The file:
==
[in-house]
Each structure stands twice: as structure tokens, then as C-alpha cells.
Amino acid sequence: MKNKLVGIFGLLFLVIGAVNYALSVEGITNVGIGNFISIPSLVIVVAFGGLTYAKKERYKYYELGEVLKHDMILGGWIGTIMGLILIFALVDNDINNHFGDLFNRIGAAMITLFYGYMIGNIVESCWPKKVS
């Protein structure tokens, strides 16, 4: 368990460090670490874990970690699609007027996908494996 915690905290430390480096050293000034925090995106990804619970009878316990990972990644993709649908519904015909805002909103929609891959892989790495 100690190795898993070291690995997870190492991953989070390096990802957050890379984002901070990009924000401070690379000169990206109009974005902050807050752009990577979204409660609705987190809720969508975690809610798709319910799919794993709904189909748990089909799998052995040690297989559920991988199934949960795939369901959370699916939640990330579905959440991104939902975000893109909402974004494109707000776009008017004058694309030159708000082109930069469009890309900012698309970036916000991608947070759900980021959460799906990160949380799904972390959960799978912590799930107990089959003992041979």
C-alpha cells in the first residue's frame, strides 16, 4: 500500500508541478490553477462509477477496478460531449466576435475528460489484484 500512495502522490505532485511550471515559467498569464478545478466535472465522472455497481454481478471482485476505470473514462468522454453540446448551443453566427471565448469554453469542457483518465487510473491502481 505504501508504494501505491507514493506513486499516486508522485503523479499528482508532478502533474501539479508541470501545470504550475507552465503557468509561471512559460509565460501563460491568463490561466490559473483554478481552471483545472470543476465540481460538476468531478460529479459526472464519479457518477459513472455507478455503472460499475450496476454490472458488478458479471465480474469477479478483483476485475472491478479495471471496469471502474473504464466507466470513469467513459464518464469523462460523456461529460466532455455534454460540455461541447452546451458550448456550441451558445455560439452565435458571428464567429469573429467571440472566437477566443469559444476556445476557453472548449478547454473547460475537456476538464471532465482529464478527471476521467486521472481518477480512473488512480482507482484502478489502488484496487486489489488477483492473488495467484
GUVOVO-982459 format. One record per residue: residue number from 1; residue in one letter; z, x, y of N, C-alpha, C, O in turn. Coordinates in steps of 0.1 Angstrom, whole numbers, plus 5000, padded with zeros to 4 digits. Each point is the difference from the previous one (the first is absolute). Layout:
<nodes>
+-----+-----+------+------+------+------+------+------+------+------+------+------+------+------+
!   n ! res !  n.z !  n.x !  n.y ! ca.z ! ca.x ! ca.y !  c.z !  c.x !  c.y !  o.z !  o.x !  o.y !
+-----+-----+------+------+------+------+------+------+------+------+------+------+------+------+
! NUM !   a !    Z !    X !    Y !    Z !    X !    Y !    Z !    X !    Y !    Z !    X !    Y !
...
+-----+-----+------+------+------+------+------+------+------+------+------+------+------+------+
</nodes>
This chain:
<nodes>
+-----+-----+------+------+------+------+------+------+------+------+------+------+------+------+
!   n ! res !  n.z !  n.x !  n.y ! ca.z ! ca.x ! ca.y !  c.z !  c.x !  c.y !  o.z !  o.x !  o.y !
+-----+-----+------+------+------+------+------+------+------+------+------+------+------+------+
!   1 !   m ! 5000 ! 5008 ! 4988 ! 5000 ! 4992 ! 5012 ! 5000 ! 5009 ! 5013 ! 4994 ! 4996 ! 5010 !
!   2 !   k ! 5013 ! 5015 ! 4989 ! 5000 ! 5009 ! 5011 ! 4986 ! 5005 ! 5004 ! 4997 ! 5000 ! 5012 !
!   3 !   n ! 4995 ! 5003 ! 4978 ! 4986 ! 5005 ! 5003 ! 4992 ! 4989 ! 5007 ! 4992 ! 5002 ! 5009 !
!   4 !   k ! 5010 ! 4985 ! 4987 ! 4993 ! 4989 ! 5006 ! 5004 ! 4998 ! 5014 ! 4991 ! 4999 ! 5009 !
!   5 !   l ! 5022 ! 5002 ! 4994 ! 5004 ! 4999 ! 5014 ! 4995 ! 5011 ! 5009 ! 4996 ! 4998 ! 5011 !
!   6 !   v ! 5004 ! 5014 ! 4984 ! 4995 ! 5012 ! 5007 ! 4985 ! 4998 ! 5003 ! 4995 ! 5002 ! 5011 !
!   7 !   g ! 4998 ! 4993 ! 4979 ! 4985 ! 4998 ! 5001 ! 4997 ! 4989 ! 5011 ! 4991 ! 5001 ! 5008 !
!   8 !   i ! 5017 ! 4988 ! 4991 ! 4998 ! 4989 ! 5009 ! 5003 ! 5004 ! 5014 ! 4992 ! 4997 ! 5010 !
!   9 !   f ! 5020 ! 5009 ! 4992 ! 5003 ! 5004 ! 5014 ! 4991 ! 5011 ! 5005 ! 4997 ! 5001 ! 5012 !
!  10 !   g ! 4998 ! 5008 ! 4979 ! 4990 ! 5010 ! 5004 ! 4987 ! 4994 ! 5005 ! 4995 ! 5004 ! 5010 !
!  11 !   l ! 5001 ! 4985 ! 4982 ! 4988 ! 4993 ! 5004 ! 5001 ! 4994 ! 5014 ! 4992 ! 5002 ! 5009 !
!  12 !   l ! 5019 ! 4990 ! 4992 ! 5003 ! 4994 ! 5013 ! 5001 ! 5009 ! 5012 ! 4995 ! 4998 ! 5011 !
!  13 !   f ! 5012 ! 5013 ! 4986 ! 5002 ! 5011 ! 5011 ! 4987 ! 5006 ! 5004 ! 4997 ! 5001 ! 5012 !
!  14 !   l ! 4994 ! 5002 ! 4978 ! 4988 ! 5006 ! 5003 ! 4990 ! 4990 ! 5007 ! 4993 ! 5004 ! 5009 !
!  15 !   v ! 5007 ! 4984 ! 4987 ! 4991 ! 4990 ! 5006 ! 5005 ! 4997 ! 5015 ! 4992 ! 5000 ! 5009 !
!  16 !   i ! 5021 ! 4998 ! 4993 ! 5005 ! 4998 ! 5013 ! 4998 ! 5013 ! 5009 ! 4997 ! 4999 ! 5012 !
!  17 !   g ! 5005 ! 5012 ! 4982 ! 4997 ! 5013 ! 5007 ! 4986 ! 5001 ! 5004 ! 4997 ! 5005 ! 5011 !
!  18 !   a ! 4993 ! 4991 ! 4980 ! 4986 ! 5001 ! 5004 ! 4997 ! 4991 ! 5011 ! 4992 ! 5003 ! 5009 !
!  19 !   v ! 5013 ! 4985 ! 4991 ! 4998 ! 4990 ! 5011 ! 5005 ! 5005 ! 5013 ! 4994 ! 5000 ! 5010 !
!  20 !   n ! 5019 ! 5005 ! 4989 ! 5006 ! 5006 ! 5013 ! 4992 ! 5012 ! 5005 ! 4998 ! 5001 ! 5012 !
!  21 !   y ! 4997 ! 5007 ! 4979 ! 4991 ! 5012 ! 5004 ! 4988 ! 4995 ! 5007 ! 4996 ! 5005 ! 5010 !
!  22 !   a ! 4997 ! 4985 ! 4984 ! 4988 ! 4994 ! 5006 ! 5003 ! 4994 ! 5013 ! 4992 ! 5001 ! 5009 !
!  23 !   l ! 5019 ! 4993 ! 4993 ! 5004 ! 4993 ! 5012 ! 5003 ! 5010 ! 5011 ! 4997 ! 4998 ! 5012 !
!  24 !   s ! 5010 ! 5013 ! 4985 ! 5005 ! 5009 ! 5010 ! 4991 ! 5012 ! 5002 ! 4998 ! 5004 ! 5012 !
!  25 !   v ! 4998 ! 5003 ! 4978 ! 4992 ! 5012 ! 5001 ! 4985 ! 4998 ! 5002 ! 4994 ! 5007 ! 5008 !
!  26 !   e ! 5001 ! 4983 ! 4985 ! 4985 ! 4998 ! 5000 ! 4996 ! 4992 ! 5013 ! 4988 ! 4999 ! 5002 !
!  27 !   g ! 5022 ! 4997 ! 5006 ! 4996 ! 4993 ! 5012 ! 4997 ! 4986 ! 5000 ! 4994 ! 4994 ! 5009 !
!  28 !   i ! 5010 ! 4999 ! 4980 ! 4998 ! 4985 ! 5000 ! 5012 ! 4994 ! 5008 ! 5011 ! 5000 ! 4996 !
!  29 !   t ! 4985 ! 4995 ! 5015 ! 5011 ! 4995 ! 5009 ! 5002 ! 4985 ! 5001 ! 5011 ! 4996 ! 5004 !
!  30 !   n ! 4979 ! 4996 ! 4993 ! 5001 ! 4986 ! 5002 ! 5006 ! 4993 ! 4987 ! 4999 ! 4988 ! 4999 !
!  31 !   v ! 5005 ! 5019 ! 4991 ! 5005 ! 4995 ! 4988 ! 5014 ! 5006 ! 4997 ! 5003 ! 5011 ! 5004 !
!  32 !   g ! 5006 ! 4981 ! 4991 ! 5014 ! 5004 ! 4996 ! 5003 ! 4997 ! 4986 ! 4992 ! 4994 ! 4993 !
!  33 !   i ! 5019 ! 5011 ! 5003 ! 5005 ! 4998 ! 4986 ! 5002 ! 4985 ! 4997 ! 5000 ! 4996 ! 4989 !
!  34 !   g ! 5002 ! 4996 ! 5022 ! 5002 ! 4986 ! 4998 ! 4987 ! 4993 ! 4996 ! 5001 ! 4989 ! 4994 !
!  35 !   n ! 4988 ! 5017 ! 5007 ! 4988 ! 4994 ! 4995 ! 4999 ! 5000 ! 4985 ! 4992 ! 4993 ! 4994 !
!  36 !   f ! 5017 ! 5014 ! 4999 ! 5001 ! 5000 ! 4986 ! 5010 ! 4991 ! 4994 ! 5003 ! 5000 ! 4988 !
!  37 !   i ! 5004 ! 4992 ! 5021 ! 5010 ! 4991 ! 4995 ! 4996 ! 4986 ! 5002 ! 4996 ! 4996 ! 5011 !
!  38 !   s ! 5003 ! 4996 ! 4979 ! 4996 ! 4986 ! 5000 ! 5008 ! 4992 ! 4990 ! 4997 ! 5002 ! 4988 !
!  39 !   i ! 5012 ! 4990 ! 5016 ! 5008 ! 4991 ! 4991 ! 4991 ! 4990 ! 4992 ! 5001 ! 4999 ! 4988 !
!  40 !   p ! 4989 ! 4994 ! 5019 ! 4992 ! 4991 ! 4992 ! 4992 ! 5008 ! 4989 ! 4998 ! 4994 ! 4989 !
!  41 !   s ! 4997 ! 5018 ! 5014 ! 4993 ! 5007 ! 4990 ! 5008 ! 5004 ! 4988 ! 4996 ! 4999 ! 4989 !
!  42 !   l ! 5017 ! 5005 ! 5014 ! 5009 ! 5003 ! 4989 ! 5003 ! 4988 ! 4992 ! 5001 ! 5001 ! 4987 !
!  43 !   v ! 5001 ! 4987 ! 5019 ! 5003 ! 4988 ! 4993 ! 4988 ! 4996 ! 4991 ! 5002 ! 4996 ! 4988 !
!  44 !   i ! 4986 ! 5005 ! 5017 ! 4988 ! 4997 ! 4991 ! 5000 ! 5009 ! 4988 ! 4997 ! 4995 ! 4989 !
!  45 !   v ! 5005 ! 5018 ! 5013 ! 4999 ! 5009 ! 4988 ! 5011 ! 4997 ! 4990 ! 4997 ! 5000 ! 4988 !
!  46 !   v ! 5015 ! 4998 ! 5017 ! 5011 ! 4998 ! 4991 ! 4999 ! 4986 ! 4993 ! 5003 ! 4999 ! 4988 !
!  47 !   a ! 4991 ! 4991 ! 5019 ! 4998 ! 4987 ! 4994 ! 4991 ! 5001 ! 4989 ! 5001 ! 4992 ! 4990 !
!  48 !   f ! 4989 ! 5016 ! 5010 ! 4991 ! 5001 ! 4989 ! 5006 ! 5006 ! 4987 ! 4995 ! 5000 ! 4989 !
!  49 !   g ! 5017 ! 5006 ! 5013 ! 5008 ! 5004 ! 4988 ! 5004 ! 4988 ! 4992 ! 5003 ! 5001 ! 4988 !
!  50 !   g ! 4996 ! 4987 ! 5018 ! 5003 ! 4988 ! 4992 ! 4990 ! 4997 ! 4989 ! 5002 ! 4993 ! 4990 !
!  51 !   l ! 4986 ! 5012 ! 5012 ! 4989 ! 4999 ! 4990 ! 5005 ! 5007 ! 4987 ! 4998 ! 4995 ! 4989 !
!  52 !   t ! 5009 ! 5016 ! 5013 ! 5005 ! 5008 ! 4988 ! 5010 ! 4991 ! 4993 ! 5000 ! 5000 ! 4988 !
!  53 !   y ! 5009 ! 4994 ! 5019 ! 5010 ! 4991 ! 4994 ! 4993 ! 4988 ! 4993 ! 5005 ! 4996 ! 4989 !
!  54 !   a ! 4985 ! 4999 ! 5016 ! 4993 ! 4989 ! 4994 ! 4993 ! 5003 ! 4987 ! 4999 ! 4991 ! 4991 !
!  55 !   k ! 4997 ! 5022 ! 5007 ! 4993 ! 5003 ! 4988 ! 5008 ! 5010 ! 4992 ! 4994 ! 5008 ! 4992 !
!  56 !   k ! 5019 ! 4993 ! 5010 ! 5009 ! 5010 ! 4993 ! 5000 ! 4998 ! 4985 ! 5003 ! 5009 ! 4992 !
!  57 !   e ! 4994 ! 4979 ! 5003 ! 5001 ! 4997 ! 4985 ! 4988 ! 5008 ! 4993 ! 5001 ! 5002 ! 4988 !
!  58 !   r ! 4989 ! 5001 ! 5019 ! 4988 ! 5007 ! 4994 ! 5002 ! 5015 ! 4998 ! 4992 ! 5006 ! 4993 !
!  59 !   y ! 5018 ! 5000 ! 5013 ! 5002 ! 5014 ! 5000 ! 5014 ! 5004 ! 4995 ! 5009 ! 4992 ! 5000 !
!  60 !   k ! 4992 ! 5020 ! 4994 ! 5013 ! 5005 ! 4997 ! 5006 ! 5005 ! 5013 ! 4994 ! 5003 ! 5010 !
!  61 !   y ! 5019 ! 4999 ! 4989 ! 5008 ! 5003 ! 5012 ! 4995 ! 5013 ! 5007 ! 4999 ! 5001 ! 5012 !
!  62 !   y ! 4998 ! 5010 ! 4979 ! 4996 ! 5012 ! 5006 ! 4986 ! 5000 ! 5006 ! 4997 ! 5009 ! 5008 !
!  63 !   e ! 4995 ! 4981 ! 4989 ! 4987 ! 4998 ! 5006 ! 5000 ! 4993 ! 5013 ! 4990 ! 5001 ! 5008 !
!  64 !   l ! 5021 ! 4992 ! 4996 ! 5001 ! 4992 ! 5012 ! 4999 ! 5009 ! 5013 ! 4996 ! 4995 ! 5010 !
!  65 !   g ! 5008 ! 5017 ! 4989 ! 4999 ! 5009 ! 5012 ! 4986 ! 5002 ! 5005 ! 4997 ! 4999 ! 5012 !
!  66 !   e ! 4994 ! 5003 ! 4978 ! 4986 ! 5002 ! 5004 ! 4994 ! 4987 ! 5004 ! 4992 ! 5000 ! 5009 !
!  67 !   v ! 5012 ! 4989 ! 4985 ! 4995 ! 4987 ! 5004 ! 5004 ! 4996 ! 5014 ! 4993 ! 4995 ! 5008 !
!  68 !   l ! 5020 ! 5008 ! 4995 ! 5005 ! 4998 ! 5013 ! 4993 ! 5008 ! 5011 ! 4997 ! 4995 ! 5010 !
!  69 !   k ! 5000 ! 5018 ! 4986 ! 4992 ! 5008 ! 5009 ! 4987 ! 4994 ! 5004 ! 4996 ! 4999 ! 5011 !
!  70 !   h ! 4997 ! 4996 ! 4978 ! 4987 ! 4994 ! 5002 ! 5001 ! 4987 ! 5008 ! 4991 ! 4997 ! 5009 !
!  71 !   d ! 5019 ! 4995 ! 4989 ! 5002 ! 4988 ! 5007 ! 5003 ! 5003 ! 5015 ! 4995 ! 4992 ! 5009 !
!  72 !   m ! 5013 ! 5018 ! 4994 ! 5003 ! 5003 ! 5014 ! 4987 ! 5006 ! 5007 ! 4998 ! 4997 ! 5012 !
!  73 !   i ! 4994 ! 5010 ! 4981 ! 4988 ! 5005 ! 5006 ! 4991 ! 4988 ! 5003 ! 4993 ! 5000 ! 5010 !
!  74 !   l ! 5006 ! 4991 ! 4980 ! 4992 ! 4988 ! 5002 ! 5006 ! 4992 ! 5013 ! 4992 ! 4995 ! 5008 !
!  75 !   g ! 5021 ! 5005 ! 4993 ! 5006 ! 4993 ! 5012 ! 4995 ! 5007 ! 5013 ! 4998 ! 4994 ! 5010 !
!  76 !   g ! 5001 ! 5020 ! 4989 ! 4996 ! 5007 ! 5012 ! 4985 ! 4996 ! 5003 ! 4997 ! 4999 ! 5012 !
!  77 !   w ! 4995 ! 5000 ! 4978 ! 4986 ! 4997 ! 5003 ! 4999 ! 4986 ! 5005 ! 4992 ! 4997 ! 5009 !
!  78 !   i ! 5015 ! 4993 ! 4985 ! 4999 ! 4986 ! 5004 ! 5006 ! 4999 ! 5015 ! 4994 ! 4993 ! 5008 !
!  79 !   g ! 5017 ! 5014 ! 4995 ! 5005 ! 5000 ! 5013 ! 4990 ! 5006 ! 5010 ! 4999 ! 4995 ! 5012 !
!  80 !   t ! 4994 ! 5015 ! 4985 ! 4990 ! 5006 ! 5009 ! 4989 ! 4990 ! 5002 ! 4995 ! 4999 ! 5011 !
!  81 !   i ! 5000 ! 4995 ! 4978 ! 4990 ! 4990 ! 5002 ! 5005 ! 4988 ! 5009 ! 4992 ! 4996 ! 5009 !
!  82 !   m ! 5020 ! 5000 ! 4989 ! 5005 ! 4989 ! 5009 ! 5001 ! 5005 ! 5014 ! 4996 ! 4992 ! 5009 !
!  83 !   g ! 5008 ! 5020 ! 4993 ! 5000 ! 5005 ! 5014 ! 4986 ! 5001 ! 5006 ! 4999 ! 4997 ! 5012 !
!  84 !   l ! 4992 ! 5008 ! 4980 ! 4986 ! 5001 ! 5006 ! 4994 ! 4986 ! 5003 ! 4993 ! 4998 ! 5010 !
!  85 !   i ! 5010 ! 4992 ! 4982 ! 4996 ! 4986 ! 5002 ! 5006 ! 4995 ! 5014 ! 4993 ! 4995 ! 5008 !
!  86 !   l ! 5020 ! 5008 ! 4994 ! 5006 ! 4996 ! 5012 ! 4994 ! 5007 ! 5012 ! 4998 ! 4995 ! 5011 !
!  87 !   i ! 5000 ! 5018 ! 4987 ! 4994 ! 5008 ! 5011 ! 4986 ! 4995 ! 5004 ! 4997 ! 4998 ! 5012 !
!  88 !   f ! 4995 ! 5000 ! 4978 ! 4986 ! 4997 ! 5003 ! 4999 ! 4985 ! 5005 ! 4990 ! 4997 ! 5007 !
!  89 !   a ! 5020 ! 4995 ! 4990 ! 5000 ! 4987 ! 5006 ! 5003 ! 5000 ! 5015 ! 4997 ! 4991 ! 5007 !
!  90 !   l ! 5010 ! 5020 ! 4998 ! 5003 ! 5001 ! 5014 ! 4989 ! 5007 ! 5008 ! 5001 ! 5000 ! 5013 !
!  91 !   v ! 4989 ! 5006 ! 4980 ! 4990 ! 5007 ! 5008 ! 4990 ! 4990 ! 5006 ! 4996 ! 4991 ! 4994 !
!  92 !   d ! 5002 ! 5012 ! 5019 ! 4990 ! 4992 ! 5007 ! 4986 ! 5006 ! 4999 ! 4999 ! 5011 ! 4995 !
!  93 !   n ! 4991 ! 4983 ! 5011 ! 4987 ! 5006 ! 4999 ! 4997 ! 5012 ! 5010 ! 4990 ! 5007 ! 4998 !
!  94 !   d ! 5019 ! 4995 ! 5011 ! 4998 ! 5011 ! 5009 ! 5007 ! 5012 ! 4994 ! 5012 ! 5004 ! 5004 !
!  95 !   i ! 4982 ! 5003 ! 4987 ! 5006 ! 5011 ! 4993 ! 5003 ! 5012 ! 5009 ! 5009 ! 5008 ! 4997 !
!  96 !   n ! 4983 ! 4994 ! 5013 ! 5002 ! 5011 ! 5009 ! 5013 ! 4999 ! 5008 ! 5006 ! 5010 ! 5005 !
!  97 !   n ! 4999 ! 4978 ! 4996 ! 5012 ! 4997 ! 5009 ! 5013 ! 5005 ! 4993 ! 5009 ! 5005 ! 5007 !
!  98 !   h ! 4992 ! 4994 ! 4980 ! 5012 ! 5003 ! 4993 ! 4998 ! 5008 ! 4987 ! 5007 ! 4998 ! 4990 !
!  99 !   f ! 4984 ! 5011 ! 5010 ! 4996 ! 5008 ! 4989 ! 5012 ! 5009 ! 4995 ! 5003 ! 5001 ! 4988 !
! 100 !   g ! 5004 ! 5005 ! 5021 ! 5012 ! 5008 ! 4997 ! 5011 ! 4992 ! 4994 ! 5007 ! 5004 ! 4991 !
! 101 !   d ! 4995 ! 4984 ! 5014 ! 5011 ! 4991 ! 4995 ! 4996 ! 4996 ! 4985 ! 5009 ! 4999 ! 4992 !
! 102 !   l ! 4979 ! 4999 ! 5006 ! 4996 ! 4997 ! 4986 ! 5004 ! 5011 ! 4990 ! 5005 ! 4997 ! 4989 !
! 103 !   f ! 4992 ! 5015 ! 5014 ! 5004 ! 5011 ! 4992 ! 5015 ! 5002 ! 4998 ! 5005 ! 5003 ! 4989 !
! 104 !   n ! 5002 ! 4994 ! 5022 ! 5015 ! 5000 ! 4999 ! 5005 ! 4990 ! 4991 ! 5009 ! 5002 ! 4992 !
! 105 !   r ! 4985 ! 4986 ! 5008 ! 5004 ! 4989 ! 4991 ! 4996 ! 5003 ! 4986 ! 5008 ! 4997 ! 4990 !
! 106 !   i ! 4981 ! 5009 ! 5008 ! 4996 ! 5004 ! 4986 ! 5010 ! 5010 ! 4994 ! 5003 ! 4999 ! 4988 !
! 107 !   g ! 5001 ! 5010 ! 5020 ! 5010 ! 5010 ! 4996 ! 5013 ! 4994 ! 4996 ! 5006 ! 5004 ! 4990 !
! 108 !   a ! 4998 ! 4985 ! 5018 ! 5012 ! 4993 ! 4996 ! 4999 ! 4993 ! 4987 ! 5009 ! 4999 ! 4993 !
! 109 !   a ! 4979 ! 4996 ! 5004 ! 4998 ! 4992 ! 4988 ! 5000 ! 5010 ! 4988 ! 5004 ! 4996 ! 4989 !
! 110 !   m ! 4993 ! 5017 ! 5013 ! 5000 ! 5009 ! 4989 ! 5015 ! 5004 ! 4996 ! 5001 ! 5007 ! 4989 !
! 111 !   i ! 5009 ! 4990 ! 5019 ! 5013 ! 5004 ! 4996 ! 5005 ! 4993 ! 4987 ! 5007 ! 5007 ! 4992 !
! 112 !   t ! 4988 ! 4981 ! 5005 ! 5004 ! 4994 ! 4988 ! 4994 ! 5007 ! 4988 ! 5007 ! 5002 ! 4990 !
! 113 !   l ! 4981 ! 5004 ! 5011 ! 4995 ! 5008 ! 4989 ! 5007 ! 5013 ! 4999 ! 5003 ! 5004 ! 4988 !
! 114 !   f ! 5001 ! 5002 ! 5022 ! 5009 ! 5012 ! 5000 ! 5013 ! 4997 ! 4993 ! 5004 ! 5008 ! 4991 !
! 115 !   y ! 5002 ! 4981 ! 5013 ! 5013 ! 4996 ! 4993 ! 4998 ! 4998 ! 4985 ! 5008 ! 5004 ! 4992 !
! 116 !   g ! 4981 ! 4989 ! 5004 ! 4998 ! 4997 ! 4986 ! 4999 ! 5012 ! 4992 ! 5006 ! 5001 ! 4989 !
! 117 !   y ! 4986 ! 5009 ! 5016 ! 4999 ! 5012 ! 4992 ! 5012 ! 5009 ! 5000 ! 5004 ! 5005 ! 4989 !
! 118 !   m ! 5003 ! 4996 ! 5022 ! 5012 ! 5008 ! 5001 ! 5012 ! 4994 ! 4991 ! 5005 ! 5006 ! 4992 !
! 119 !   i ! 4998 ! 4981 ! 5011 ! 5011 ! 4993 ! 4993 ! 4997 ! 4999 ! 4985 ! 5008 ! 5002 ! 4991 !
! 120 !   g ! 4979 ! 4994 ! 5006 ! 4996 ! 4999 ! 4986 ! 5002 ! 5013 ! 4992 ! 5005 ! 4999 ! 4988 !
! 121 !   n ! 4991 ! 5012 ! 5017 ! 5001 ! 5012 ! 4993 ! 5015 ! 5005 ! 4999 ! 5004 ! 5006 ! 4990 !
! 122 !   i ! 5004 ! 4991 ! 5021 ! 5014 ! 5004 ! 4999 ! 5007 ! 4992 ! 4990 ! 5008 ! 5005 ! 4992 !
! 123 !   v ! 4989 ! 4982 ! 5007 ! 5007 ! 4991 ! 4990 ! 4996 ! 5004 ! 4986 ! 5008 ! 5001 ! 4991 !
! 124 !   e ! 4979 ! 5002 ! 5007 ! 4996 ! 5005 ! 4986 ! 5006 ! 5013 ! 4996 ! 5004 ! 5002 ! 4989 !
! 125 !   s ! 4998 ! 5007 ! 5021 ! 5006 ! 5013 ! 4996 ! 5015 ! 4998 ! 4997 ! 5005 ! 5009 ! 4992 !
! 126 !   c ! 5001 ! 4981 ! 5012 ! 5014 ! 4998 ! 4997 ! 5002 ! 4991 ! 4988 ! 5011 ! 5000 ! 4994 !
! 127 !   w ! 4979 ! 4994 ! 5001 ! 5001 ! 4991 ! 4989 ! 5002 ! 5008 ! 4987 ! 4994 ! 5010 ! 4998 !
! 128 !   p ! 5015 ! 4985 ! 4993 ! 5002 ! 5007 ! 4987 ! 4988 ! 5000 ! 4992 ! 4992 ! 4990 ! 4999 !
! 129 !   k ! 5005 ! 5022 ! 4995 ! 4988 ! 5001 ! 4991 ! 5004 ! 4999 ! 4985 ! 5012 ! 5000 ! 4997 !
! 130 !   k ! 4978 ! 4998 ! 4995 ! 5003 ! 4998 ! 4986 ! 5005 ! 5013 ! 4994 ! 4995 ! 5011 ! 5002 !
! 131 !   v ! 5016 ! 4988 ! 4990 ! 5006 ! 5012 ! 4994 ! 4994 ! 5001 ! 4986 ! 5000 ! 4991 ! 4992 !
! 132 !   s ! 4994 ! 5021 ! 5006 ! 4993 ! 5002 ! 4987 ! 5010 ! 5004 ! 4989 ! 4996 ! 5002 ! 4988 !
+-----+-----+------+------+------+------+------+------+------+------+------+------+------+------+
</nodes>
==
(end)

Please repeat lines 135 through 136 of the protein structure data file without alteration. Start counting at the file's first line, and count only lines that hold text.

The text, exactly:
! 116 !   g ! 4981 ! 4989 ! 5004 ! 4998 ! 4997 ! 4986 ! 4999 ! 5012 ! 4992 ! 5006 ! 5001 ! 4989 !
! 117 !   y ! 4986 ! 5009 ! 5016 ! 4999 ! 5012 ! 4992 ! 5012 ! 5009 ! 5000 ! 5004 ! 5005 ! 4989 !